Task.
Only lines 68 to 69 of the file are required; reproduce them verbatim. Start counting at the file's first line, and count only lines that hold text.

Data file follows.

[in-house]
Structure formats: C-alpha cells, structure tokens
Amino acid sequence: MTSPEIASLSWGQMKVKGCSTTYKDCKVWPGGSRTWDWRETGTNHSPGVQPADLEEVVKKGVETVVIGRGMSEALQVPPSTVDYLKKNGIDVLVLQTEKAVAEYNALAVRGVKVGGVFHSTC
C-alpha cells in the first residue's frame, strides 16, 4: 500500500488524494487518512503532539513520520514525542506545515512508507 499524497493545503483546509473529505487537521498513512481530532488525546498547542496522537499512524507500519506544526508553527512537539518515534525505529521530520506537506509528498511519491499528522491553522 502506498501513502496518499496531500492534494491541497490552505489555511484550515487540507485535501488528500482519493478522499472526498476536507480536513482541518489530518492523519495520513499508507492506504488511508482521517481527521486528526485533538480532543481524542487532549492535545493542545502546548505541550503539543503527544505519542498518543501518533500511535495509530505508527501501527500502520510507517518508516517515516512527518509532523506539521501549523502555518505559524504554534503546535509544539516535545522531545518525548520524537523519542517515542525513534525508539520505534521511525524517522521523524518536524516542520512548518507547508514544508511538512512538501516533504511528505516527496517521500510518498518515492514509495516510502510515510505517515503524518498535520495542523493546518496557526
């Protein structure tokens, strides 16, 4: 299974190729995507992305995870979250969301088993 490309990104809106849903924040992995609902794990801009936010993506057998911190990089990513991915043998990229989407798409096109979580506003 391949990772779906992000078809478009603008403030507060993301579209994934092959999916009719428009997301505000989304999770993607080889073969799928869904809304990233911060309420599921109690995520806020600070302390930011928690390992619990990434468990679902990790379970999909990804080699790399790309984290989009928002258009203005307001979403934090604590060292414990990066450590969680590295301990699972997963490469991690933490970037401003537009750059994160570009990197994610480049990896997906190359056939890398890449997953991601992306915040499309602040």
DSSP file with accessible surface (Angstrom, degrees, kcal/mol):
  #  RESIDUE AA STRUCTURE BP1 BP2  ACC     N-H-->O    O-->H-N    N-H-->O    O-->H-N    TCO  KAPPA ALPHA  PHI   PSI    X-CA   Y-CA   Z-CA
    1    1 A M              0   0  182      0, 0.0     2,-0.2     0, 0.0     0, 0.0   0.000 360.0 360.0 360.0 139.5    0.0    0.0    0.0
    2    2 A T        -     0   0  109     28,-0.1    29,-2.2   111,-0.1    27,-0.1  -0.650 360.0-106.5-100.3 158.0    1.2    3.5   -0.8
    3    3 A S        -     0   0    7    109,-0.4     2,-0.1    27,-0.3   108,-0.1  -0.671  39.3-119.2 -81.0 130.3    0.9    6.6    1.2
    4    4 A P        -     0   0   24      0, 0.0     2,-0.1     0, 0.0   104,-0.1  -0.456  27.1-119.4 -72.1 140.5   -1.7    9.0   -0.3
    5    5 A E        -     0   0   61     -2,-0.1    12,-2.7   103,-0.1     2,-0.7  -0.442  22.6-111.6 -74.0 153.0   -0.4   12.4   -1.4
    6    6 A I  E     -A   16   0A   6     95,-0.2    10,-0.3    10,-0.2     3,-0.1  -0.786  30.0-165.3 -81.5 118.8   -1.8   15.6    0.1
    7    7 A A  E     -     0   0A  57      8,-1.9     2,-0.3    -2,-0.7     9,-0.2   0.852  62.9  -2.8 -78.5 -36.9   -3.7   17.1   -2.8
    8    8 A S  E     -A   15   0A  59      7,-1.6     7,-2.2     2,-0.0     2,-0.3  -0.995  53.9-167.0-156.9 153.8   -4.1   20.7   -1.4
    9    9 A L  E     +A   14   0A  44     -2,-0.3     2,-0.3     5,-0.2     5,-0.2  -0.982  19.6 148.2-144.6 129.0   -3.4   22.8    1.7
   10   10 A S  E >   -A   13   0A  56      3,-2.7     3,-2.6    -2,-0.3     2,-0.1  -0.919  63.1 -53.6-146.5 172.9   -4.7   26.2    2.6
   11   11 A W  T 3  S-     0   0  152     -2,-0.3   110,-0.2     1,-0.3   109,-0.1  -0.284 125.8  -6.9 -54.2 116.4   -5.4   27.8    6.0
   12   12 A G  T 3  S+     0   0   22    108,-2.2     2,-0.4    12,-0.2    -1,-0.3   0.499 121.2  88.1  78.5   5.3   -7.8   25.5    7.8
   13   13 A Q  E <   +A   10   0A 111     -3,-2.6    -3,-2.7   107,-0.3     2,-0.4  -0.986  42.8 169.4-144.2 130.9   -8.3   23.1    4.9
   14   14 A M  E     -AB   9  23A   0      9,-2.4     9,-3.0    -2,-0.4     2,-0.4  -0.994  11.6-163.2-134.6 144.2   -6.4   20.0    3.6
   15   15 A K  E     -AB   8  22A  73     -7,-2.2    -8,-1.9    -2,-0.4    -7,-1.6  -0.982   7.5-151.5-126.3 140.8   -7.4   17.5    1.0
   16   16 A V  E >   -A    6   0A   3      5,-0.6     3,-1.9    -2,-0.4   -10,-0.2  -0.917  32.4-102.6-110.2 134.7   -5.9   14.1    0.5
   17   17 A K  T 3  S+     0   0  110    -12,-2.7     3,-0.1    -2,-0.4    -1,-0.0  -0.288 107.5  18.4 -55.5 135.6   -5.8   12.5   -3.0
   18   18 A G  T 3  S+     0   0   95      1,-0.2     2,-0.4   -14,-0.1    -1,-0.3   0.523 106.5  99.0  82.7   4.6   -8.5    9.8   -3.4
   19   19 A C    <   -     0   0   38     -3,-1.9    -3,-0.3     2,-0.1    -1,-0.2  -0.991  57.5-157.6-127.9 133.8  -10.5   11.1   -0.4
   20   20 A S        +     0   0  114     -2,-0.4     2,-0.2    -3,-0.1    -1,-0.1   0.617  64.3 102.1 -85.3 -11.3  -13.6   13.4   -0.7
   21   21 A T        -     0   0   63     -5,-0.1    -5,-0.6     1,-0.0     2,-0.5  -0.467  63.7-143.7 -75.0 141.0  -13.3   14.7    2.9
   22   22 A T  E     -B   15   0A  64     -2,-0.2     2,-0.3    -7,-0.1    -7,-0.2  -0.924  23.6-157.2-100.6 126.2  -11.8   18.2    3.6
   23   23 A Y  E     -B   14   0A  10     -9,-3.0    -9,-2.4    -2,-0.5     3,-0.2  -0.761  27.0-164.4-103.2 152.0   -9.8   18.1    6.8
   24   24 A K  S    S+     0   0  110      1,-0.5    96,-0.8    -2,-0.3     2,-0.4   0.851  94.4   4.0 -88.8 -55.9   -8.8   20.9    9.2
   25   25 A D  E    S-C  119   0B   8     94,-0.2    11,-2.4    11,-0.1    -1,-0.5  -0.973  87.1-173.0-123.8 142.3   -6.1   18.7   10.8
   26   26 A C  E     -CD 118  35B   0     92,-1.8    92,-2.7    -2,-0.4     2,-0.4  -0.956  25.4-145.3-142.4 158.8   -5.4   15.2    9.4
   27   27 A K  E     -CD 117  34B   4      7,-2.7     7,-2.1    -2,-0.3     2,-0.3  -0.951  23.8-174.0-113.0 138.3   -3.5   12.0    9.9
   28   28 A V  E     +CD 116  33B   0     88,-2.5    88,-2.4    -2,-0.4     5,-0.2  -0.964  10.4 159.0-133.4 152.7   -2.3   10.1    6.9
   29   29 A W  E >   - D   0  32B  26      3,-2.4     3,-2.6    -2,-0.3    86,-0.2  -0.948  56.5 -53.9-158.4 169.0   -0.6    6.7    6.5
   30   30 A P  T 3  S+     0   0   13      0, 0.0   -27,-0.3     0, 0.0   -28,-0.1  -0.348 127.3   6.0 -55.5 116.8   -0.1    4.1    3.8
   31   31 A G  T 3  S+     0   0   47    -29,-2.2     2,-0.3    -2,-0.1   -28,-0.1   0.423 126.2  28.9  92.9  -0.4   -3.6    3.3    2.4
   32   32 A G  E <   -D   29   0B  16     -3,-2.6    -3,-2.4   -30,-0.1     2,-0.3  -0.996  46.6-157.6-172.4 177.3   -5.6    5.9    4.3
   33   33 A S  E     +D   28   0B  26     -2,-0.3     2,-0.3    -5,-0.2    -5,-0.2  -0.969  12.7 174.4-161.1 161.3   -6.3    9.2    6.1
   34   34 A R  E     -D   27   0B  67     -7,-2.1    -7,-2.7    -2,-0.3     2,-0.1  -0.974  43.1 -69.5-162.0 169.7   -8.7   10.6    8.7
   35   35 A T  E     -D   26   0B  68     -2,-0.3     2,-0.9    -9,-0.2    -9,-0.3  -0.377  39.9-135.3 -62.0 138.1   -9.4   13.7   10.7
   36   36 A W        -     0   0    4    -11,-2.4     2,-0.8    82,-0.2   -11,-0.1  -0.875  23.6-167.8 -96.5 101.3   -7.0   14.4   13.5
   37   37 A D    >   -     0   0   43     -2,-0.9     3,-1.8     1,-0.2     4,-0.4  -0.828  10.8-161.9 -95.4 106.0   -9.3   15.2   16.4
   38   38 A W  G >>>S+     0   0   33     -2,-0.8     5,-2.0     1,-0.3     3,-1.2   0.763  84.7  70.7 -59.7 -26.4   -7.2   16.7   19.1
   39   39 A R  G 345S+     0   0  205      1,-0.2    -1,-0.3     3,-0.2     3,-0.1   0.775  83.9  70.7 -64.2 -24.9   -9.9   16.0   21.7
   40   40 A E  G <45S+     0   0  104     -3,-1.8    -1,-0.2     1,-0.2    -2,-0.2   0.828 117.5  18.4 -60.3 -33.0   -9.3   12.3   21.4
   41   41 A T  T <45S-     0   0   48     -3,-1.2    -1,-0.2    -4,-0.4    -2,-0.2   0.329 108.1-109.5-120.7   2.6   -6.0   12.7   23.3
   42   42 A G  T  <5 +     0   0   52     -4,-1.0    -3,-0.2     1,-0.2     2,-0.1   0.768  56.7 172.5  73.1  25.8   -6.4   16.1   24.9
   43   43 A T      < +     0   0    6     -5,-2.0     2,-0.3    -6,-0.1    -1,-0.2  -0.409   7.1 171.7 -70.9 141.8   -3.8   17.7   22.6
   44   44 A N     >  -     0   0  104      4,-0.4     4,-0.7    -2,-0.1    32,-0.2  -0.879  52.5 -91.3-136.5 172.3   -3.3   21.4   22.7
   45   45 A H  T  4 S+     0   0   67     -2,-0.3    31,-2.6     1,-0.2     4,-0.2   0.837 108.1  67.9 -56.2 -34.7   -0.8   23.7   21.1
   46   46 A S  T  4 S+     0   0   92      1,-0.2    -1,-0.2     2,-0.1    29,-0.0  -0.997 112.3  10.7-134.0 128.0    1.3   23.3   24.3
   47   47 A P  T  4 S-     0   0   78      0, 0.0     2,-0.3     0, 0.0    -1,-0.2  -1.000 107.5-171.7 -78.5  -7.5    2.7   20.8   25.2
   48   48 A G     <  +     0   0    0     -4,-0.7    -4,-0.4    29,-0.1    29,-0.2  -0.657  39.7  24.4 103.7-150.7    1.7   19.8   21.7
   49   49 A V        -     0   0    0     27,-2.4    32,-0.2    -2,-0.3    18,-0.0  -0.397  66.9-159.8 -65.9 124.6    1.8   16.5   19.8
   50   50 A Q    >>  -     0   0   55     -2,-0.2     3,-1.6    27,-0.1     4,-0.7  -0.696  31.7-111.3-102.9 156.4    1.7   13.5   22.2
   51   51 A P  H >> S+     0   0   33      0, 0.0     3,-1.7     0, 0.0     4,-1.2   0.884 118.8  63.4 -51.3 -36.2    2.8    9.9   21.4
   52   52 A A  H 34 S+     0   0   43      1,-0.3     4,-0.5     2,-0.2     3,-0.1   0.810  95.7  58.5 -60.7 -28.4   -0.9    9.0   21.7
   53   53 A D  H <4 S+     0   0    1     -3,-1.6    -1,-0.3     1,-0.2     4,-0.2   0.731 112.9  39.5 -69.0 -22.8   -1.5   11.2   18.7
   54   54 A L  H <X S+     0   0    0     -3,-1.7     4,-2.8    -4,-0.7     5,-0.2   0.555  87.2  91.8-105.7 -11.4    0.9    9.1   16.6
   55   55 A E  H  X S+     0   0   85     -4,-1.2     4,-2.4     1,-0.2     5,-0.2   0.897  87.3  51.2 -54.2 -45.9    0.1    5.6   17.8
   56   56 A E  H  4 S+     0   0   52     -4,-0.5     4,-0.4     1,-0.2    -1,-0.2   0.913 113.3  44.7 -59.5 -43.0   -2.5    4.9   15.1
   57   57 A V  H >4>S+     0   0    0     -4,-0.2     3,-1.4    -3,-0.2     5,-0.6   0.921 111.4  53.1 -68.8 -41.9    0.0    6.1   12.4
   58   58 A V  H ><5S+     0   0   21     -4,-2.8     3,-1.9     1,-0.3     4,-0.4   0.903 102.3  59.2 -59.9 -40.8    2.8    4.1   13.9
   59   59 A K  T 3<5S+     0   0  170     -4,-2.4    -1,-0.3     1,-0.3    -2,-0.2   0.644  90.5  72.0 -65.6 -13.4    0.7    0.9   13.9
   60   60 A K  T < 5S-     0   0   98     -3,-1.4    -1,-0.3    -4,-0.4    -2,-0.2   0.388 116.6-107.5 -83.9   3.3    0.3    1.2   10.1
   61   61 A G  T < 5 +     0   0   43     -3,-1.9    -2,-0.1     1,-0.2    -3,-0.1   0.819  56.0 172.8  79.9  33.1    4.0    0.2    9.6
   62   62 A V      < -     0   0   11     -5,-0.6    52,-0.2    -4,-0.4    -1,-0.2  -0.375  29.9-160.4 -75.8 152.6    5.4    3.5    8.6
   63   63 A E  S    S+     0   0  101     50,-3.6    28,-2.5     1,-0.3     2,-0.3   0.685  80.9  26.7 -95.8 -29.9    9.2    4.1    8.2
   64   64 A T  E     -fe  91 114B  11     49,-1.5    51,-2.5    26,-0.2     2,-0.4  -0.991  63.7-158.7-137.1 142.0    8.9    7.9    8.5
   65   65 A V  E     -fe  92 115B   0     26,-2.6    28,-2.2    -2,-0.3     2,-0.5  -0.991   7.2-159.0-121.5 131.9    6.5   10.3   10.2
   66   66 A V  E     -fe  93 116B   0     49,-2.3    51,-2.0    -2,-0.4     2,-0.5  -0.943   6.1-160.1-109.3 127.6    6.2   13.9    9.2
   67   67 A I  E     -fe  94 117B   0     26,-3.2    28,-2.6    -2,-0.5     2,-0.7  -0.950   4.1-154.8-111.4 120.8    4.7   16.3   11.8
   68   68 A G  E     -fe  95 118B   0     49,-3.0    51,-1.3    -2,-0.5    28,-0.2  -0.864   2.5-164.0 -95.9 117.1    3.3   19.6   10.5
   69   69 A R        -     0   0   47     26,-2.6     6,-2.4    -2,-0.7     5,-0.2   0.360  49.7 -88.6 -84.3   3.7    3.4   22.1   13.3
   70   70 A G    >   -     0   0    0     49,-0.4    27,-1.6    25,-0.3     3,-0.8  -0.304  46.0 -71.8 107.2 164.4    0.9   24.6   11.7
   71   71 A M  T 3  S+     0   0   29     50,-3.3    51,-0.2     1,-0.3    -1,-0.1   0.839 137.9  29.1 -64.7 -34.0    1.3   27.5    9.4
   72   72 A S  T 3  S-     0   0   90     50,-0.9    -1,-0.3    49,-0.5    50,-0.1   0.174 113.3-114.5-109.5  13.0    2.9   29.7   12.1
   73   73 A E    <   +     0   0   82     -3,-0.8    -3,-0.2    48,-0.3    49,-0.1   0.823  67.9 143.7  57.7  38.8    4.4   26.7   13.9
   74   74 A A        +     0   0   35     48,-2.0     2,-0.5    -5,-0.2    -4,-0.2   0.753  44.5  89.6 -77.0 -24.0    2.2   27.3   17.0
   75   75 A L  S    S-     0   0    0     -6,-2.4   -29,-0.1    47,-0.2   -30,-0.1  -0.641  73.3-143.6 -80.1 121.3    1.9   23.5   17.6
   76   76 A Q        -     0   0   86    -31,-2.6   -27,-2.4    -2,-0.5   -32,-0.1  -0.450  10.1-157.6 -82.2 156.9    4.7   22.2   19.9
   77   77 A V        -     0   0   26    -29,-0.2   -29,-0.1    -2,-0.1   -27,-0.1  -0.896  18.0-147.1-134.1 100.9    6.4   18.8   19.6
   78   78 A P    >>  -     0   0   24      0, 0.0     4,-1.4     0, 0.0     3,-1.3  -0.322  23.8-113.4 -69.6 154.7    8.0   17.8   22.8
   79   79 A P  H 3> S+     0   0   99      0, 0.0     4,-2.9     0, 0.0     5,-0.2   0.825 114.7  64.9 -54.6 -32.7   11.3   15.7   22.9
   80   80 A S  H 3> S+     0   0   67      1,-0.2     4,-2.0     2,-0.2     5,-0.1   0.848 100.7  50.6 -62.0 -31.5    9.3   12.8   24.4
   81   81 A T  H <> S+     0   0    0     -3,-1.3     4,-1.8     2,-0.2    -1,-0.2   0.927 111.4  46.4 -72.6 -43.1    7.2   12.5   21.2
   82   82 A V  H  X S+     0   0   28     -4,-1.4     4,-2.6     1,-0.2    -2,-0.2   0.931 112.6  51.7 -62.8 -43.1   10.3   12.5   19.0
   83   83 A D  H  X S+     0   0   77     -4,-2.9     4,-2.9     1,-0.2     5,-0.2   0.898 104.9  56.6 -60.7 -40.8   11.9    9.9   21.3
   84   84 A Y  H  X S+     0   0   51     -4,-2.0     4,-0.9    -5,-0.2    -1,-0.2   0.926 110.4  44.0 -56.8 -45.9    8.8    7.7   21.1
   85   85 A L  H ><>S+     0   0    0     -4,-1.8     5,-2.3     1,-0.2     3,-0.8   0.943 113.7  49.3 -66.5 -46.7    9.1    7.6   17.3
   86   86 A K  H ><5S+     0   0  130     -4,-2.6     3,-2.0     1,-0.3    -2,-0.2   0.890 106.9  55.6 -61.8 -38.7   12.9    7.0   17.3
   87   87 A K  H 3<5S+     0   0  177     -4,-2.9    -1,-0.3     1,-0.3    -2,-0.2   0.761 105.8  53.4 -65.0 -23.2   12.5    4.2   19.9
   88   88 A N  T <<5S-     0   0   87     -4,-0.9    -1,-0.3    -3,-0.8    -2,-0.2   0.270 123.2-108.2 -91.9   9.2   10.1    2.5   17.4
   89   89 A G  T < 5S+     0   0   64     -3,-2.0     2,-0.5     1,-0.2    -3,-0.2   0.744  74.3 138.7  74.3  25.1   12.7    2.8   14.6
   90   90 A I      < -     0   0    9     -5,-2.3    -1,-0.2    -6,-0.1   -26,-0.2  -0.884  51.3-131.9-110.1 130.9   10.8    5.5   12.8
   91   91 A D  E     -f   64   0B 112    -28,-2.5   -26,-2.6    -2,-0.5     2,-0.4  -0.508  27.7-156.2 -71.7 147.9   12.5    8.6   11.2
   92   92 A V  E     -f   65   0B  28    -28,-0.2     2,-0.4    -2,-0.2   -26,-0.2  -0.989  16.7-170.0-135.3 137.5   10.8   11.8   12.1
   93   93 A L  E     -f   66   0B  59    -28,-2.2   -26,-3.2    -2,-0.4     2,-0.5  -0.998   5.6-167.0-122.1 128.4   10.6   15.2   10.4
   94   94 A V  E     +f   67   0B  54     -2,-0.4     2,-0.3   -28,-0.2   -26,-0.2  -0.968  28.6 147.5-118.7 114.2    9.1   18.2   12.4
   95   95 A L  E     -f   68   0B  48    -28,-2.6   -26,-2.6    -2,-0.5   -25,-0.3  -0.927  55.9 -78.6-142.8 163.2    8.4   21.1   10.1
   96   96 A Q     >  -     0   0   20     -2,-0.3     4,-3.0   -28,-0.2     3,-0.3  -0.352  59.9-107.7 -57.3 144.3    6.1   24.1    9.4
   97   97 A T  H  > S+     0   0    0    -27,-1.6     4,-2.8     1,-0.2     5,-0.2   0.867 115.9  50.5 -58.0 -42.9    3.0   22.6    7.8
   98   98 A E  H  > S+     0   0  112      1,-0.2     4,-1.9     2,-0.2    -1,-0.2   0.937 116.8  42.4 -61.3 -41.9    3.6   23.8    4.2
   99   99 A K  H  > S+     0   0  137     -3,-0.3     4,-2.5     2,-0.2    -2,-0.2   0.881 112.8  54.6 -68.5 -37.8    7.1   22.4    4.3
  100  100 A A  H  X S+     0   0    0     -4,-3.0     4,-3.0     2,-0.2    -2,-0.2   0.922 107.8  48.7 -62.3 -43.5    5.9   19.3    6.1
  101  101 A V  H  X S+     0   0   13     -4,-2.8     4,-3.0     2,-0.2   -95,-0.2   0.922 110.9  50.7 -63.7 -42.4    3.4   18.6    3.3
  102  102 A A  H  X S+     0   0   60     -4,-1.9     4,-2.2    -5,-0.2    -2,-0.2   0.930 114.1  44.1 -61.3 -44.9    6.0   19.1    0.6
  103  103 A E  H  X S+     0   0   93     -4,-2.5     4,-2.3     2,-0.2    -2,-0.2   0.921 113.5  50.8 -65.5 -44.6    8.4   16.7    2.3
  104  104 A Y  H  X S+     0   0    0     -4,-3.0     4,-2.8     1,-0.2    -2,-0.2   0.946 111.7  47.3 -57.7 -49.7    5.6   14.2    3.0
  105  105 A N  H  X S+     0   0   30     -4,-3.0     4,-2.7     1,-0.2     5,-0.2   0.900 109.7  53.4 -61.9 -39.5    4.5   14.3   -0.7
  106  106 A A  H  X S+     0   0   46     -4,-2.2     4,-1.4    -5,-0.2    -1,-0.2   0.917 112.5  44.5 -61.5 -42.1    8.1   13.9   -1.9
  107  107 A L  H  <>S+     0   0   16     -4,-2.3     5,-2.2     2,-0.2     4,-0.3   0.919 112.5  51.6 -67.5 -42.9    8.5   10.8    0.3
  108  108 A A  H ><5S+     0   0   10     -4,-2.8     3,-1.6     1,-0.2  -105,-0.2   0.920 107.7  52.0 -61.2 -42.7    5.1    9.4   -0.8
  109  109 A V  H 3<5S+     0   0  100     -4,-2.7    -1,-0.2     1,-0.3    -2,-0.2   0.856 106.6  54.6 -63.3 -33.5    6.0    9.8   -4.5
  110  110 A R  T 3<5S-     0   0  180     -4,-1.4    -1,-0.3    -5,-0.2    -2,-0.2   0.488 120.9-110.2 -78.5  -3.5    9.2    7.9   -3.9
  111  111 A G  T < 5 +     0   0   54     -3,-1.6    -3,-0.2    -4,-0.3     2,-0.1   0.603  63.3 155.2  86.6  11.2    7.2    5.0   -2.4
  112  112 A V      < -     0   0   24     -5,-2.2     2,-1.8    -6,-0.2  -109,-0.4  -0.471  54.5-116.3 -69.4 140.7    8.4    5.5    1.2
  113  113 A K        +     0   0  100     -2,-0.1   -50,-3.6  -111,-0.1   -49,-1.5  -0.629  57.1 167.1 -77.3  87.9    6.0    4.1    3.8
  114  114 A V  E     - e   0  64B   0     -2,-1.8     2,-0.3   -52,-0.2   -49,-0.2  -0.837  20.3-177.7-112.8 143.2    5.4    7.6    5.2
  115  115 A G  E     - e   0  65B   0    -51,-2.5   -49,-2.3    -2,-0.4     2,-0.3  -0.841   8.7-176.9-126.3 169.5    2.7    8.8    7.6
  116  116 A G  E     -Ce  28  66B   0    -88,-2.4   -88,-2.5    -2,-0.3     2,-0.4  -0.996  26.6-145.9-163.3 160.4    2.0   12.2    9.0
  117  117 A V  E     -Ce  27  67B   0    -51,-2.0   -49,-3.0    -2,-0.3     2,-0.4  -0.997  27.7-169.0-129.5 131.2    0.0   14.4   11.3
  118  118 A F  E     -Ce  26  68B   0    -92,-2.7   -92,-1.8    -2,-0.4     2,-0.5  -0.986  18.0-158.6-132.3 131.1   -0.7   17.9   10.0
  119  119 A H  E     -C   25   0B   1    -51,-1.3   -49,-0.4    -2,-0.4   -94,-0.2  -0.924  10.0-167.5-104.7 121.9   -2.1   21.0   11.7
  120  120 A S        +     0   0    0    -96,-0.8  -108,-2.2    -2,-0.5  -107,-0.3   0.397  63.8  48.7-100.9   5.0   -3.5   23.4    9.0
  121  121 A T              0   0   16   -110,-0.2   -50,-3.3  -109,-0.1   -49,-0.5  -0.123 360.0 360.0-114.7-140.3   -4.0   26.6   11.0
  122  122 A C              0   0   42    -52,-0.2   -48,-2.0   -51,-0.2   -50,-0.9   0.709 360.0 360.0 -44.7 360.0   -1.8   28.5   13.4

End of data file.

   61   61 A G  T < 5 +     0   0   43     -3,-1.9    -2,-0.1     1,-0.2    -3,-0.1   0.819  56.0 172.8  79.9  33.1    4.0    0.2    9.6
   62   62 A V      < -     0   0   11     -5,-0.6    52,-0.2    -4,-0.4    -1,-0.2  -0.375  29.9-160.4 -75.8 152.6    5.4    3.5    8.6